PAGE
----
At the end of the May 20 Council meeting, Linda Maio recused herself on a Max Anderson motion which calls for a moratorium on cell antenna applications in the city. Maio did not explain her action. However, her husband has for many years been a tenant of developer Patrick Kennedy. Kennedy owns UC Storage. And UC Storage is the site where Kennedy would like to rent cell phone antenna space to the telecommunications industry for over $200,000 a year.
Before any discussion, let alone vote, could take place on the Anderson motion, the City Council took a 10-minute break, during which acting City Attorney Zack Cowan informed the council that a unanimous vote would be required to institute a moratorium. As of this writing, we do not know what city law requires a unanimous vote on moratoriums.
After the break, at about 10:30 p.m., Le Conte Neighborhood residents lined up to support the moratorium. One by one, they told the council that a moratorium was imperative.
For over three years, the Le Conte Neighborhood Association and Berkeley Neighborhood Antenna-Free Union (BNAFU) have opposed a Verizon antenna application to place 18, now reduced to 11, antennas, on South Shattuck’s UC Storage. From the eastern wall of this building, alone, two very powerful cell antennas, will emit a total of 2,600 watts of radio frequency (RF) radiation. Twelve hundred watts of this total are for data transmission, and have nothing to do with cell phone conversations. In addition there are two 200-watt antennas also emitting RF radiation facing directly into neighborhood homes. Typically, antennas placed at the height of UC Storage only emit 200 watts of RF radiation each.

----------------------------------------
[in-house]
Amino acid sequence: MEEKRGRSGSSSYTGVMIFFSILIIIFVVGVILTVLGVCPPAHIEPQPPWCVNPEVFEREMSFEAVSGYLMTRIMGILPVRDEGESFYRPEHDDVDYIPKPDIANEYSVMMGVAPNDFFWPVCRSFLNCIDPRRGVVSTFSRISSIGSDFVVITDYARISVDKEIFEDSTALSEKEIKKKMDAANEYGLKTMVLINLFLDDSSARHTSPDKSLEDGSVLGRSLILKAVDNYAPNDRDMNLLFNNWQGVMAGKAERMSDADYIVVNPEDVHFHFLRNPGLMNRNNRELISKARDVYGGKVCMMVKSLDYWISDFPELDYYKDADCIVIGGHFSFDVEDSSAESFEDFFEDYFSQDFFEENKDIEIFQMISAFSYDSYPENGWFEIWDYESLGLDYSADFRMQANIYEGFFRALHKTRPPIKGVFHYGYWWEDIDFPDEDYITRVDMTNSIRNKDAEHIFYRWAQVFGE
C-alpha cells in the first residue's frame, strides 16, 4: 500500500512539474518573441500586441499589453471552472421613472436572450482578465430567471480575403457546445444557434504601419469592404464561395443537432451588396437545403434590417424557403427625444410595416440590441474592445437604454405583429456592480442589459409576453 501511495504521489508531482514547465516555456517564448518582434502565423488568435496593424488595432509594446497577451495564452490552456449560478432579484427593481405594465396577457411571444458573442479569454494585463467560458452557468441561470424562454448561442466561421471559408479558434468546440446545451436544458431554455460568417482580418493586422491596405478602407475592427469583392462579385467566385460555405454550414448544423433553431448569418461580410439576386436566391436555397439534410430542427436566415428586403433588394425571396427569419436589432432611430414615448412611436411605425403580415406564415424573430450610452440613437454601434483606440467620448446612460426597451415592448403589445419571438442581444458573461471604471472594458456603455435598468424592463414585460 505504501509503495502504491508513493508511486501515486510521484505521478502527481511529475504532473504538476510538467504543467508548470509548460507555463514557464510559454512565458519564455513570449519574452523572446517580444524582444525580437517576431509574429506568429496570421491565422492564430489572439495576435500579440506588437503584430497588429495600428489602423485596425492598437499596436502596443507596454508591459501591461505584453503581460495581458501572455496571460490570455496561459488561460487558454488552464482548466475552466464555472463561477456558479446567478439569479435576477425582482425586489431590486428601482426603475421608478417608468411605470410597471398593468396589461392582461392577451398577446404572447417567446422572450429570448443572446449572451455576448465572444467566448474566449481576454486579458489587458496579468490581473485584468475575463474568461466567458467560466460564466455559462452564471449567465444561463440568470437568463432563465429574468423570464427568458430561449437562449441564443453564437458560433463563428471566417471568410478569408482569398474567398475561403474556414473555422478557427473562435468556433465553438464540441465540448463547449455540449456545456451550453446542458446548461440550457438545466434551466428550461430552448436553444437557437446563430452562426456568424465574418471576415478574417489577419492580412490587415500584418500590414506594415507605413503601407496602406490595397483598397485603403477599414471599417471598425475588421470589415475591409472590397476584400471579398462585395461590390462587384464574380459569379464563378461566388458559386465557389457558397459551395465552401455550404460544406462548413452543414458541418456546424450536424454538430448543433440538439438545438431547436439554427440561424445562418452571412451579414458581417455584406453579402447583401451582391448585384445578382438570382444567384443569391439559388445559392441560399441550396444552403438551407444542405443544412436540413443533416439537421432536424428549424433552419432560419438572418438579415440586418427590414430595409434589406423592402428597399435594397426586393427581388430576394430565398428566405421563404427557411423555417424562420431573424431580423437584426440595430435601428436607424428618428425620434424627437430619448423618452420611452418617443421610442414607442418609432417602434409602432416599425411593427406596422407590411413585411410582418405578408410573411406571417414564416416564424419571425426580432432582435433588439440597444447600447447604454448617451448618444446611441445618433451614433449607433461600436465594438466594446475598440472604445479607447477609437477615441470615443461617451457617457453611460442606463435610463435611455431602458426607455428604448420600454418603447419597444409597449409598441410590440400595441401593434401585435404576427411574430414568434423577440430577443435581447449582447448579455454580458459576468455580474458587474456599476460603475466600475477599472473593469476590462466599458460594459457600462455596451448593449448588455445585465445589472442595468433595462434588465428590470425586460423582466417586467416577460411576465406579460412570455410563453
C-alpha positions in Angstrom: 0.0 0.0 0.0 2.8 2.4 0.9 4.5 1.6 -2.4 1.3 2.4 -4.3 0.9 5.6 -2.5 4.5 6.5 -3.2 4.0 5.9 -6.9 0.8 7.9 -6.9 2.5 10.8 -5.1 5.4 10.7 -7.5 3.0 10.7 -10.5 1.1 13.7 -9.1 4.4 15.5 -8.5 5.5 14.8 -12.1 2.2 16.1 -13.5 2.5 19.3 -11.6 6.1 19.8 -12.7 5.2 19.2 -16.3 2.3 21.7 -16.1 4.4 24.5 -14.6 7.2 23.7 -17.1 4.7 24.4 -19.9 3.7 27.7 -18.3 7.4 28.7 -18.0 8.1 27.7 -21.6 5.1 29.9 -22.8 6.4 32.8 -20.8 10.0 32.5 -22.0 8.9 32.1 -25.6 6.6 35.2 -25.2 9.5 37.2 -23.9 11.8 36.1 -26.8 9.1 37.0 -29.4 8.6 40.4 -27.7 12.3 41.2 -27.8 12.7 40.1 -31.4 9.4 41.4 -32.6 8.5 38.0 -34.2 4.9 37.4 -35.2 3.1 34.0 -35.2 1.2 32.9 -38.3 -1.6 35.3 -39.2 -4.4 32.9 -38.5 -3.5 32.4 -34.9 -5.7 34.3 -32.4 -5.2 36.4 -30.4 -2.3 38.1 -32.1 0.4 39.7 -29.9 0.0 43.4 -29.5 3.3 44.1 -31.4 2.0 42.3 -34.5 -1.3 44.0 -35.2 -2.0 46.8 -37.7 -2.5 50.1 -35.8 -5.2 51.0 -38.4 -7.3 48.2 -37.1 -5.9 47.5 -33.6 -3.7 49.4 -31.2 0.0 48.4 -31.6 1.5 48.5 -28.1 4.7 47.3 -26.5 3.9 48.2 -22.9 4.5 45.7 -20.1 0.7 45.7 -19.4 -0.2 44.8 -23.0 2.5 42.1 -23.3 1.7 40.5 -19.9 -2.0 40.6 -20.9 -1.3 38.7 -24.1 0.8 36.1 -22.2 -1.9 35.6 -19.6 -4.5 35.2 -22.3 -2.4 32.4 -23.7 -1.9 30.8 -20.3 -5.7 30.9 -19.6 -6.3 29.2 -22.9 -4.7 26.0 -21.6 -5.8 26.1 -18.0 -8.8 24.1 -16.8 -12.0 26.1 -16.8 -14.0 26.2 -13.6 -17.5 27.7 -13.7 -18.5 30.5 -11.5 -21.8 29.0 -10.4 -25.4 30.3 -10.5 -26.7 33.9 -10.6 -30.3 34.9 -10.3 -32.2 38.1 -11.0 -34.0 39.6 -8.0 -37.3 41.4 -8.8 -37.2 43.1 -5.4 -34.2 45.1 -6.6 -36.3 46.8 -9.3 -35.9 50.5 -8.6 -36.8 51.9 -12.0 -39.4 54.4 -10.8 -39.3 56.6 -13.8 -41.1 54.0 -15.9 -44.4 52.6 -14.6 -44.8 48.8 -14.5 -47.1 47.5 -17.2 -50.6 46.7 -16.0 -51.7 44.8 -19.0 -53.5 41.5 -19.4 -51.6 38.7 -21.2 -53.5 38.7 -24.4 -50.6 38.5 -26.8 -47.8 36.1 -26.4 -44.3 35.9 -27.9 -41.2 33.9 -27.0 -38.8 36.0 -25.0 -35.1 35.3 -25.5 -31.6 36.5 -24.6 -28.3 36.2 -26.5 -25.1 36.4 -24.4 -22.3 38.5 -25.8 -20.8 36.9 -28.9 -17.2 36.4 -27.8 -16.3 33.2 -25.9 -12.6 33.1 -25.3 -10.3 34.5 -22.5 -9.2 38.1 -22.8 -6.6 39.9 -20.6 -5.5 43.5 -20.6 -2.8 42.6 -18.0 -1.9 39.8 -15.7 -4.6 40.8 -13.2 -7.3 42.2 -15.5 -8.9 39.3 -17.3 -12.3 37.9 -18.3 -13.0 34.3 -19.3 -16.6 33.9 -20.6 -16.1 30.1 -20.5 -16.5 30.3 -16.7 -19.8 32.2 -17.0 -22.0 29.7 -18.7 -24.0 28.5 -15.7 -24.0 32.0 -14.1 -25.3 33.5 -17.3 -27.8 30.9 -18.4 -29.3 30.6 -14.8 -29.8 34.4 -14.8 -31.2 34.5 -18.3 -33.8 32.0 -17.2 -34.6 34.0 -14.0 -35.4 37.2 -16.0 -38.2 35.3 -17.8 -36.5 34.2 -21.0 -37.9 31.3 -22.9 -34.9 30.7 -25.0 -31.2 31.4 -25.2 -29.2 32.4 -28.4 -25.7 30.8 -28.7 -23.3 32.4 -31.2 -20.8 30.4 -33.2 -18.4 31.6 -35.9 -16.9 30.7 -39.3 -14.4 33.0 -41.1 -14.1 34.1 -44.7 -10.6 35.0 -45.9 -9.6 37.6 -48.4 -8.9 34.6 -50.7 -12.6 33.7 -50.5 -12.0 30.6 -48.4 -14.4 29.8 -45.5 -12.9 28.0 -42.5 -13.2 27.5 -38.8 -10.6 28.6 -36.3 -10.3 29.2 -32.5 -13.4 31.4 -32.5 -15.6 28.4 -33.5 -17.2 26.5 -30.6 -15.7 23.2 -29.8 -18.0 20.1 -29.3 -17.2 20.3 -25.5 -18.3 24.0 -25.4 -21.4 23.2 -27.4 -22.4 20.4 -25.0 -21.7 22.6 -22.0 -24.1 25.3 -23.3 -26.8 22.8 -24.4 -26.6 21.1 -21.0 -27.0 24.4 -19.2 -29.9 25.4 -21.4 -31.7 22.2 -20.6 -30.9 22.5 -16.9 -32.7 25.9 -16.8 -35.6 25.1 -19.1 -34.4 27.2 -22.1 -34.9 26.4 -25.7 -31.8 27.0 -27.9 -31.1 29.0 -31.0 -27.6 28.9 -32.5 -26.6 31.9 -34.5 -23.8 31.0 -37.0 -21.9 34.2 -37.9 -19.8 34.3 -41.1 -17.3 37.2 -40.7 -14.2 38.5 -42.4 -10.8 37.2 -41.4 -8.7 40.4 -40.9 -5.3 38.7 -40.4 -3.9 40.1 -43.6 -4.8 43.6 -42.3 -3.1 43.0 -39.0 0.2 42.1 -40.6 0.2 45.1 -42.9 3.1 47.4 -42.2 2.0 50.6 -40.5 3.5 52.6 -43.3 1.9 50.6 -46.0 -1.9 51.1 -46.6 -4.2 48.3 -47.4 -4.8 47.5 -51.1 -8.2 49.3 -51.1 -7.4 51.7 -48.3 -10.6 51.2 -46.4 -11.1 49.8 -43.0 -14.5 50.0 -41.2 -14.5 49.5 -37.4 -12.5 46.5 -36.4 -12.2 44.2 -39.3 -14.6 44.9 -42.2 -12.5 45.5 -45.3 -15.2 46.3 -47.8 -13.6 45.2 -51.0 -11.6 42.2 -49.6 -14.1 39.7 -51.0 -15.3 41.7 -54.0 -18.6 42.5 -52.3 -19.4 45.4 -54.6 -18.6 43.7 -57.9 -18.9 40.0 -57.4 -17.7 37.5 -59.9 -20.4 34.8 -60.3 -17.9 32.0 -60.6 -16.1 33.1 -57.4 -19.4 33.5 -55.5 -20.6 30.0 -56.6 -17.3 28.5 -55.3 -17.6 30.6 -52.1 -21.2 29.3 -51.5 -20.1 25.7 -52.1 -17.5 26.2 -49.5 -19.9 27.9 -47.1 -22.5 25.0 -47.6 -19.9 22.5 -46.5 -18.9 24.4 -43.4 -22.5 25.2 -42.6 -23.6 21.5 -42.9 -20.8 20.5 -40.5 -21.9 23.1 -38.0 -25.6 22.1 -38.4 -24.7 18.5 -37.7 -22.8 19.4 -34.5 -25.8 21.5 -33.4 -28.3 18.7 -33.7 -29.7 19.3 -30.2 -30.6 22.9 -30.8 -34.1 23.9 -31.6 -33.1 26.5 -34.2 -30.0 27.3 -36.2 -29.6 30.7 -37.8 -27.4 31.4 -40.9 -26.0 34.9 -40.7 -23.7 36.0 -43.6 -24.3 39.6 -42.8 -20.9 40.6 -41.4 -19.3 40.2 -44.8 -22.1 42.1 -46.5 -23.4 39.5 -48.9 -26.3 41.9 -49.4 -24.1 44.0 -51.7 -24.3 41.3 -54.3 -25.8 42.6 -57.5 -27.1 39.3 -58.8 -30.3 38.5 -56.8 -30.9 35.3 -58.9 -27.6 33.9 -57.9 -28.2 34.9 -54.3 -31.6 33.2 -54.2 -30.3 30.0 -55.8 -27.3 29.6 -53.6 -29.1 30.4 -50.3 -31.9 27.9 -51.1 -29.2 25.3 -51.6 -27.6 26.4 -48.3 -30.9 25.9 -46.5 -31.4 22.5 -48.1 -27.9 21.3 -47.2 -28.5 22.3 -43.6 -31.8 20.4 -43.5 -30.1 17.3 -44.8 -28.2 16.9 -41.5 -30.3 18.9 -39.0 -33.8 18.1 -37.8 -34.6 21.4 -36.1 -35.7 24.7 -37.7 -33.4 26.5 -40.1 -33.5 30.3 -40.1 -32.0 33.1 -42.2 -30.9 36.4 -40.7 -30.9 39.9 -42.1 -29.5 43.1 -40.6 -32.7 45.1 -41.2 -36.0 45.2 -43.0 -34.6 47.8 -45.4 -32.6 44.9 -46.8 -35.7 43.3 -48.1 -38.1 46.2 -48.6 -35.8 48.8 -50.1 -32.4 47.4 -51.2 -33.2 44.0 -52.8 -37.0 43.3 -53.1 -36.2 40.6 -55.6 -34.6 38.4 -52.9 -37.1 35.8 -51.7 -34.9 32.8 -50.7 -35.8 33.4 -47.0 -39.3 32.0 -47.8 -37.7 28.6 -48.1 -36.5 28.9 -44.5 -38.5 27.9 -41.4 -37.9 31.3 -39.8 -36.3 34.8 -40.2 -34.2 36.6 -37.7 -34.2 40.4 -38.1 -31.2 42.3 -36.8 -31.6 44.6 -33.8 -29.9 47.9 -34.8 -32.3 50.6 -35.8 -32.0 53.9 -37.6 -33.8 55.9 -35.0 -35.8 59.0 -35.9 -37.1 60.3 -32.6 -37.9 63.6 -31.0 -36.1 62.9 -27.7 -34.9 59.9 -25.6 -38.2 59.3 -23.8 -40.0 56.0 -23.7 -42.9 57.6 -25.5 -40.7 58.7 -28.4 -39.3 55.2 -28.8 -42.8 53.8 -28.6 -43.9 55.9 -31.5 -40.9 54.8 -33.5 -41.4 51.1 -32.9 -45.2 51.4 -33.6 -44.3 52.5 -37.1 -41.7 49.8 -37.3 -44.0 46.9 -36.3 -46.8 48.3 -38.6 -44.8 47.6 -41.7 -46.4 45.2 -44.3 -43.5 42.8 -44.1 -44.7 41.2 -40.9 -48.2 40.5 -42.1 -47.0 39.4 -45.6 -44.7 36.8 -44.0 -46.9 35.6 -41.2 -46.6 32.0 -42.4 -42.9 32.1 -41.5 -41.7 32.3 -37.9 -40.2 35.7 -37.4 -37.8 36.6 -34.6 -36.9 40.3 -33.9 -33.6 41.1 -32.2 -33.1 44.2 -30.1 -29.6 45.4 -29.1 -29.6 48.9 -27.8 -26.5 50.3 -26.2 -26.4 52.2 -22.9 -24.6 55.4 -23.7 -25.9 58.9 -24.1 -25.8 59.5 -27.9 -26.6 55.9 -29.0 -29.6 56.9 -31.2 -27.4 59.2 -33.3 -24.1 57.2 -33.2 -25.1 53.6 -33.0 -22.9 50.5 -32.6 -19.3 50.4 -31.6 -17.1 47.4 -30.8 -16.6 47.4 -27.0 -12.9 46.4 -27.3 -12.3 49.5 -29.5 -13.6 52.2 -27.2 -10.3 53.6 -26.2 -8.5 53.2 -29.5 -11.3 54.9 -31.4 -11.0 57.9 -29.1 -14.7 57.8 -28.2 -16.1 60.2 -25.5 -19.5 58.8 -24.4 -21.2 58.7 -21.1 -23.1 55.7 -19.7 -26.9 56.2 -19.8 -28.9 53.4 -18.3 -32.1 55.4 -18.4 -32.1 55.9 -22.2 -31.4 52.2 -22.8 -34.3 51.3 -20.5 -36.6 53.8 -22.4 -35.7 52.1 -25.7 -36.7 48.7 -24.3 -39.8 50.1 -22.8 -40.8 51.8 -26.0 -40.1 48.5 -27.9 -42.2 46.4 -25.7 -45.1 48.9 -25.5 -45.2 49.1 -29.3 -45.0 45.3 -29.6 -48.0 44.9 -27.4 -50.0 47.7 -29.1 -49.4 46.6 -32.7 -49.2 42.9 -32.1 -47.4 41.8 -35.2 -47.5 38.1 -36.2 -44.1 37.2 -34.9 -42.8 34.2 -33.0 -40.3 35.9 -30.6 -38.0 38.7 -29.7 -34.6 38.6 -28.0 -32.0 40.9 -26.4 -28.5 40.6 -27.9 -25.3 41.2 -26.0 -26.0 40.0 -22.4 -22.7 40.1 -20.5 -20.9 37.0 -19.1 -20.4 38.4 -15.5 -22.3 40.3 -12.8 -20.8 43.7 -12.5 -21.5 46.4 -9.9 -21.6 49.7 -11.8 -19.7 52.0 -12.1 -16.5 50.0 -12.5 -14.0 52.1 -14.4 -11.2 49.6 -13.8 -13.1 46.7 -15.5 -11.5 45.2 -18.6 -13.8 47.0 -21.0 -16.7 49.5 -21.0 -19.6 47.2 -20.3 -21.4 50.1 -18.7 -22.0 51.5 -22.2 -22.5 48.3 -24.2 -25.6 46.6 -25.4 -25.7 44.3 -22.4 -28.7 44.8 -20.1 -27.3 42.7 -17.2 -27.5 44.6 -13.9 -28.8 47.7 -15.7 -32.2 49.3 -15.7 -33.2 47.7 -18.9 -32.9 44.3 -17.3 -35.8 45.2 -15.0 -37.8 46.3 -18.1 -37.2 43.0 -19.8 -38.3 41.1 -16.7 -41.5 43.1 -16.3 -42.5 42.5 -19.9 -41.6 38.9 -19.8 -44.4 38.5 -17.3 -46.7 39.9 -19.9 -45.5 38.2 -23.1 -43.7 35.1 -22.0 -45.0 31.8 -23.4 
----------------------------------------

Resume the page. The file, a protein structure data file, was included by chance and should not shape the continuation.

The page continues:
Until this last month, after the city had hired an independent radiation measurement specialist, no one on the council, nor any other citizens, had been informed of the extraordinarily high wattage of two of these antennas. True, the antennas would still be legal under the Federal Telecommunications Act (FTA) of 1996. That act was crafted by the telecommunications industry and forbids any consideration of health concerns in city government deliberations. The telecommunications industry lobbied heavily in favor of the 1996 FTA, while European countries like Switzerland have RF radiation standards 100 times stricter than those of the FTA.
In many cities, high wattage antennas which face directly into lower income neighborhoods often serve high income neighborhoods much further away. In Berkeley, for example, although the flatlands already receive excellent cell phone service, the Berkeley Hills have experienced mediocre cell antenna reception. Thus, Hills cell phone users would appear to benefit from more powerful antennas on UC Storage. However, unfortunately for Hills residents, they have received, and will continue to receive increased RF radiation, since the greater distance cell phone users are from antennas, the more radio frequency radiation these users receive from their cell phones. Cell phones are made to amp up their power and RF radiation in order to reach more distant antennas.